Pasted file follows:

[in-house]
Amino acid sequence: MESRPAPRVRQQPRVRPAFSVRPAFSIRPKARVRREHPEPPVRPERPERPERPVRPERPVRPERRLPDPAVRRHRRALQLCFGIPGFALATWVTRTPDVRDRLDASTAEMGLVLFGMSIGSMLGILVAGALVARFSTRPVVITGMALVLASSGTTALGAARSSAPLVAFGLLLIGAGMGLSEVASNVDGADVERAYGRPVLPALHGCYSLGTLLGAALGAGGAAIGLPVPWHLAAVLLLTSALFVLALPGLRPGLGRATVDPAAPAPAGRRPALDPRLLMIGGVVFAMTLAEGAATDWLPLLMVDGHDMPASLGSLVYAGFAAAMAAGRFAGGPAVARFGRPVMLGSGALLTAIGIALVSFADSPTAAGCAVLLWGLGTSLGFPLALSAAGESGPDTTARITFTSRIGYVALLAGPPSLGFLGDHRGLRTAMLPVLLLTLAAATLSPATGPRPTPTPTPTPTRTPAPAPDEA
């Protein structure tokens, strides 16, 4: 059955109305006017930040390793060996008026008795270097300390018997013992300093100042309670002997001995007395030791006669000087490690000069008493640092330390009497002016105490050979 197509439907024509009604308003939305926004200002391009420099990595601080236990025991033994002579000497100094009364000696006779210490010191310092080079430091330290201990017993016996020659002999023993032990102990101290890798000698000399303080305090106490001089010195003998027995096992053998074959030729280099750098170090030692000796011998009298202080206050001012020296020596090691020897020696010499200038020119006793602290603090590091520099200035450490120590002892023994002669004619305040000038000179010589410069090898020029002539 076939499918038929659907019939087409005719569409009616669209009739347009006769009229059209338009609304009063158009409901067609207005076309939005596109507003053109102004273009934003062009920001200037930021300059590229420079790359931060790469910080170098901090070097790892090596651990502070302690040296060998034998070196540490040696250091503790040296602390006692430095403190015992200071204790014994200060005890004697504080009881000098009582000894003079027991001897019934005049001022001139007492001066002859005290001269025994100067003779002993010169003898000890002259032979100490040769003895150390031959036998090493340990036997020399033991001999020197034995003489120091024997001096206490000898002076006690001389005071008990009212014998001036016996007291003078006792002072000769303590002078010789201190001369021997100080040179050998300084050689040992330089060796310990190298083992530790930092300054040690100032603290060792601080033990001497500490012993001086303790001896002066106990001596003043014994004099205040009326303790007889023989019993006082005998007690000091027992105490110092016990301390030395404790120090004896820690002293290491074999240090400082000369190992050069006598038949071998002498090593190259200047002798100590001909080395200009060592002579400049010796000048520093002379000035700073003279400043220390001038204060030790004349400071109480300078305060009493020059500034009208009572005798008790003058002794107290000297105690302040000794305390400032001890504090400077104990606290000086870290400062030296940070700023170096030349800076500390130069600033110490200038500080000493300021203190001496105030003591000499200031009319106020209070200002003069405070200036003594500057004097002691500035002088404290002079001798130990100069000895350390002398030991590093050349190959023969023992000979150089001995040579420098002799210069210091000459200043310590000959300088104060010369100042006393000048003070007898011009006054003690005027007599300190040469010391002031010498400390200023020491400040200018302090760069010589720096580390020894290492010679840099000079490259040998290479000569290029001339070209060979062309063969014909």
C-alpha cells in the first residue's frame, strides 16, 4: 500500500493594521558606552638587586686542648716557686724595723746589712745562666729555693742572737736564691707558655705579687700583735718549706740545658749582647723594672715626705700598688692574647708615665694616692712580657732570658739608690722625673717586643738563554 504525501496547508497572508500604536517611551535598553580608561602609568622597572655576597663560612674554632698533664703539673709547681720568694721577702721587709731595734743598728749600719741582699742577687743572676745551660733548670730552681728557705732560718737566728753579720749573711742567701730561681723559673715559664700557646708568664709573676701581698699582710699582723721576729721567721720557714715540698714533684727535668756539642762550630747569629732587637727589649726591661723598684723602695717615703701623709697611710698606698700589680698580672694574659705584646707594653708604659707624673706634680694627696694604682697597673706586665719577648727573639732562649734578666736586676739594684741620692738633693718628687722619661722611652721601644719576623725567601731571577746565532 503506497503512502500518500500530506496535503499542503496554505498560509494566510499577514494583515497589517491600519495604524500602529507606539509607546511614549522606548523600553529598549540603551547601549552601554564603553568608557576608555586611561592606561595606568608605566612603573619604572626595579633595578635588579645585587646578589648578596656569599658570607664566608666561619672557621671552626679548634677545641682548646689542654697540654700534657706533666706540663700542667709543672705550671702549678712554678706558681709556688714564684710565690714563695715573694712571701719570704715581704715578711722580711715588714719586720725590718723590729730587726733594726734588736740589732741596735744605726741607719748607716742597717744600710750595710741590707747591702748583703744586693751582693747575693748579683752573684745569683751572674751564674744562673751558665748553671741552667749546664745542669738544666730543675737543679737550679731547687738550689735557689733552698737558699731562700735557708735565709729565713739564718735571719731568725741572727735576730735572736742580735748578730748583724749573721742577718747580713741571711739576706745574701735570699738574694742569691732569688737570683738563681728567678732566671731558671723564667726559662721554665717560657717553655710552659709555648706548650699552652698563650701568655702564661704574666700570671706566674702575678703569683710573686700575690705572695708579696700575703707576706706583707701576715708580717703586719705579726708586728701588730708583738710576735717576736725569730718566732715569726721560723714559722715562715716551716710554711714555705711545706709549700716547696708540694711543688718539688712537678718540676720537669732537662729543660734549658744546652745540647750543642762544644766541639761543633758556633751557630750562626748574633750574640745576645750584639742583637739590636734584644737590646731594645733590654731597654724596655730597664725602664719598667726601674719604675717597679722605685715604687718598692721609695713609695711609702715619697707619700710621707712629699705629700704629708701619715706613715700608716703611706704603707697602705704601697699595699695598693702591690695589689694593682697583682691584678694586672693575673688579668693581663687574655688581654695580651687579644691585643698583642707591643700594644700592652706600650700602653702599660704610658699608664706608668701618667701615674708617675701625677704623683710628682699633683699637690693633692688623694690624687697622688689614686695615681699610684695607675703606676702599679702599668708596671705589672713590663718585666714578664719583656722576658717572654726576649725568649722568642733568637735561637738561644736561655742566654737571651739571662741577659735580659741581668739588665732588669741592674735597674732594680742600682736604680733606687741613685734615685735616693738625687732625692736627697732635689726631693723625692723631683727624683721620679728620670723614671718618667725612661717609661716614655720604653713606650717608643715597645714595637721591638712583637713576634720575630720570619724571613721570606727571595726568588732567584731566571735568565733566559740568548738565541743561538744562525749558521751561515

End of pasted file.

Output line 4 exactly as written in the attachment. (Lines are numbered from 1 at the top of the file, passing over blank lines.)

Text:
C-alpha cells in the first residue's frame, strides 16, 4: 500500500493594521558606552638587586686542648716557686724595723746589712745562666729555693742572737736564691707558655705579687700583735718549706740545658749582647723594672715626705700598688692574647708615665694616692712580657732570658739608690722625673717586643738563554 504525501496547508497572508500604536517611551535598553580608561602609568622597572655576597663560612674554632698533664703539673709547681720568694721577702721587709731595734743598728749600719741582699742577687743572676745551660733548670730552681728557705732560718737566728753579720749573711742567701730561681723559673715559664700557646708568664709573676701581698699582710699582723721576729721567721720557714715540698714533684727535668756539642762550630747569629732587637727589649726591661723598684723602695717615703701623709697611710698606698700589680698580672694574659705584646707594653708604659707624673706634680694627696694604682697597673706586665719577648727573639732562649734578666736586676739594684741620692738633693718628687722619661722611652721601644719576623725567601731571577746565532 503506497503512502500518500500530506496535503499542503496554505498560509494566510499577514494583515497589517491600519495604524500602529507606539509607546511614549522606548523600553529598549540603551547601549552601554564603553568608557576608555586611561592606561595606568608605566612603573619604572626595579633595578635588579645585587646578589648578596656569599658570607664566608666561619672557621671552626679548634677545641682548646689542654697540654700534657706533666706540663700542667709543672705550671702549678712554678706558681709556688714564684710565690714563695715573694712571701719570704715581704715578711722580711715588714719586720725590718723590729730587726733594726734588736740589732741596735744605726741607719748607716742597717744600710750595710741590707747591702748583703744586693751582693747575693748579683752573684745569683751572674751564674744562673751558665748553671741552667749546664745542669738544666730543675737543679737550679731547687738550689735557689733552698737558699731562700735557708735565709729565713739564718735571719731568725741572727735576730735572736742580735748578730748583724749573721742577718747580713741571711739576706745574701735570699738574694742569691732569688737570683738563681728567678732566671731558671723564667726559662721554665717560657717553655710552659709555648706548650699552652698563650701568655702564661704574666700570671706566674702575678703569683710573686700575690705572695708579696700575703707576706706583707701576715708580717703586719705579726708586728701588730708583738710576735717576736725569730718566732715569726721560723714559722715562715716551716710554711714555705711545706709549700716547696708540694711543688718539688712537678718540676720537669732537662729543660734549658744546652745540647750543642762544644766541639761543633758556633751557630750562626748574633750574640745576645750584639742583637739590636734584644737590646731594645733590654731597654724596655730597664725602664719598667726601674719604675717597679722605685715604687718598692721609695713609695711609702715619697707619700710621707712629699705629700704629708701619715706613715700608716703611706704603707697602705704601697699595699695598693702591690695589689694593682697583682691584678694586672693575673688579668693581663687574655688581654695580651687579644691585643698583642707591643700594644700592652706600650700602653702599660704610658699608664706608668701618667701615674708617675701625677704623683710628682699633683699637690693633692688623694690624687697622688689614686695615681699610684695607675703606676702599679702599668708596671705589672713590663718585666714578664719583656722576658717572654726576649725568649722568642733568637735561637738561644736561655742566654737571651739571662741577659735580659741581668739588665732588669741592674735597674732594680742600682736604680733606687741613685734615685735616693738625687732625692736627697732635689726631693723625692723631683727624683721620679728620670723614671718618667725612661717609661716614655720604653713606650717608643715597645714595637721591638712583637713576634720575630720570619724571613721570606727571595726568588732567584731566571735568565733566559740568548738565541743561538744562525749558521751561515